All of this behaviour is just fuelling the ‘Victoria is unstable and needs replacing’ fire. We get to hear about it again and again and again, just in case we missed it the first eight times! Conroy’s now throwing in with Cumberland, who’s moving towards a co-regency with Victoria’s mother. The Duchess, for her part, doesn’t seem to know if she really wants any of this. She insists she only wants to help her daughter, but then Victoria points out that her mother failed to help her or protect her when she really needed it. The Duchess retaliates in a fairly petty manner, but gifting Victoria a copy of King Lear on her birthday. And just in case the symbolism of that escaped her daughter, the Duchess underlined the bit about how terrible it is to have an ungrateful child. The Duchess is a bitch.
Belowstairs (sigh) the installation of gas lighting has unearthed a bunch of rats. We learned this last week in a scene that is, bizarrely, in this episode as well. Even more bizarrely, it’s a scene where that horrible chief steward, Penge, tells Lehzen why there are rats about, as if this is news to her, even though earlier in the episode he told her…why there are rats about. That’s a few counts of sloppy editing (also, Penge’s little footman stooge is playing with one of the rats in the background during one of those scenes. That is a city rat! Those things are vicious! It’s not a kitten, you idiot! Also, that’s disgusting!)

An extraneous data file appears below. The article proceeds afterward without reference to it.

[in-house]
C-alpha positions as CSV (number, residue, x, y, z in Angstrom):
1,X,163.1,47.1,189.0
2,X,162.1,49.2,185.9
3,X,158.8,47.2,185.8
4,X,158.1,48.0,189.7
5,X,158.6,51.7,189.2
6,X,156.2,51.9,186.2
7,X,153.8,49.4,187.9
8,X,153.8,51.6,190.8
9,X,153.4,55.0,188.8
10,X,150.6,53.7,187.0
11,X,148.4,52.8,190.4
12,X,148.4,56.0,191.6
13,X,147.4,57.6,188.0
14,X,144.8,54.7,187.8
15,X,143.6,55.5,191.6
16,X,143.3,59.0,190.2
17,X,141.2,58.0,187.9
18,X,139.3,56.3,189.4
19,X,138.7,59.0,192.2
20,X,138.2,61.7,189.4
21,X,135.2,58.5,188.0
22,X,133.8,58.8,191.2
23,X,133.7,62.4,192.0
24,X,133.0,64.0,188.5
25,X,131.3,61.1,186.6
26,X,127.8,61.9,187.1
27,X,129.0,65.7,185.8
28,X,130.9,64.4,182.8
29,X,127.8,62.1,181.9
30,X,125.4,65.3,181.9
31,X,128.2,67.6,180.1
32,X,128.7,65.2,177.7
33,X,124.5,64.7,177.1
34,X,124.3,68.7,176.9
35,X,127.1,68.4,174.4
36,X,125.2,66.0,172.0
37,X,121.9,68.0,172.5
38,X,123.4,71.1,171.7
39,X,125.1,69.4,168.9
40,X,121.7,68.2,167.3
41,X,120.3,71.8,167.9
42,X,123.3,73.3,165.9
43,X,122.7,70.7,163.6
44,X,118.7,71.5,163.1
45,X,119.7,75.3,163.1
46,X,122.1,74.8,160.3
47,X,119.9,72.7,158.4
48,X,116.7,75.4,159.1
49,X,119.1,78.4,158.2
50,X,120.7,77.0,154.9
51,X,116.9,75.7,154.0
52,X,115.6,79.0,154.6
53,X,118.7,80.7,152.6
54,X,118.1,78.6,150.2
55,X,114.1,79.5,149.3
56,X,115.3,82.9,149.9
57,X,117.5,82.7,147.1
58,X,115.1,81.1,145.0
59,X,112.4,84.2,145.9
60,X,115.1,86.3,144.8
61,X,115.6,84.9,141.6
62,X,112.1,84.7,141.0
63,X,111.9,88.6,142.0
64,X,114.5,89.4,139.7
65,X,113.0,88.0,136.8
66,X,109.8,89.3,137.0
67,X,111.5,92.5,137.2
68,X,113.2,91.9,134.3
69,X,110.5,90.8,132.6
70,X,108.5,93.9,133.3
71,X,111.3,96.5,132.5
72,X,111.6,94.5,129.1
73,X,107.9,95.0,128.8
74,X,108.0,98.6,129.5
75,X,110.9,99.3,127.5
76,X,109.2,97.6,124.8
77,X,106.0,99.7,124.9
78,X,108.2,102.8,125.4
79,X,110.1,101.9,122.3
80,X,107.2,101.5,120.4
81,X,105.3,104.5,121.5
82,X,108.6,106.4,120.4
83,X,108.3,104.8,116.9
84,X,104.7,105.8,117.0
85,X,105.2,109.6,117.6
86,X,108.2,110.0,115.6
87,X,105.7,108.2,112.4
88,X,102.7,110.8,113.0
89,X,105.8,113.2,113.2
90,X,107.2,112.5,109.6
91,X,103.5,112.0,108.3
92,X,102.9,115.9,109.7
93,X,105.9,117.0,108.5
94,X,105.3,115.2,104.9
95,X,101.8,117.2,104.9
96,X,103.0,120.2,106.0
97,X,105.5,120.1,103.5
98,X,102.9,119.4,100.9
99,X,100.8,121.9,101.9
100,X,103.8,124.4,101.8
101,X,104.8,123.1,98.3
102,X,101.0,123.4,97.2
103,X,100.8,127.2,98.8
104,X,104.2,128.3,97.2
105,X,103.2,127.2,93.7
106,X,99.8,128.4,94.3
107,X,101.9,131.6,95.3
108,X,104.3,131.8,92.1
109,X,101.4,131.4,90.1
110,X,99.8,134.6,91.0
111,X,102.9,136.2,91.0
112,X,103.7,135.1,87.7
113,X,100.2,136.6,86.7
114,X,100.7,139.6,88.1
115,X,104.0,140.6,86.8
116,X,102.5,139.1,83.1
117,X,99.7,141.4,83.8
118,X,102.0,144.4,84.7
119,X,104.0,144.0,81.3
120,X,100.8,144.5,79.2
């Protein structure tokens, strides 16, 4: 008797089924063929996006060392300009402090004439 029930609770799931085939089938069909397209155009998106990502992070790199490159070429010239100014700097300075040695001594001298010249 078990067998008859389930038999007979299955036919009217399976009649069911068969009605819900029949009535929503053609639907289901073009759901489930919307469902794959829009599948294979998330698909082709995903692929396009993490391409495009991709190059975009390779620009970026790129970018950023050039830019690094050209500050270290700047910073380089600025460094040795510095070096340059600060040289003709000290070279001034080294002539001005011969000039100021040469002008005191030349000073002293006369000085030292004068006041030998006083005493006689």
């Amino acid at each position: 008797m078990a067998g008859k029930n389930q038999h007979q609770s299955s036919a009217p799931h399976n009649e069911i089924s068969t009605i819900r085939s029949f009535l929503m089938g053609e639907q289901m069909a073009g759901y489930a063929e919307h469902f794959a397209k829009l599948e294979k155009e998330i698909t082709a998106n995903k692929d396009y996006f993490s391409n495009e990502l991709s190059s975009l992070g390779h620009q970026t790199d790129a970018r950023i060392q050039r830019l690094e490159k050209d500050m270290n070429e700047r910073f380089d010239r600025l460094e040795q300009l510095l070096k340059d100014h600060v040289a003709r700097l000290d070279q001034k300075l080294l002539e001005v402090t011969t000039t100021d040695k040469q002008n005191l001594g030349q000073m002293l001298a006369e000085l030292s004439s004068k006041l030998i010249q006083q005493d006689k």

Penge is allowed to bring in a ratcatcher, from whom he will be getting a kickback. Whatever. The guy is clearly terrible at his job, because the world’s ballsiest rats get all the way to the throne room and run around on Victoria’s birthday cake while the room is filled with people. Did nobody notice those rats coming in? And climbing onto the cake they were all gathered around? The sight of rats about the size of her dog decorating her cake makes Victoria start screaming her head off, which seems to be about the most reasonable thing she does all episode.
Also: the palace chef, Francatelli, figures out that the new hairdresser, Miss Skerrett, used to be a prostitute. Or something like that. I guess we’re supposed to be shocked by that, but honestly:
Man, I hope we move away from this unnecessary, made-up belowstairs bullshit when Albert shows up. Which is next week! Yay!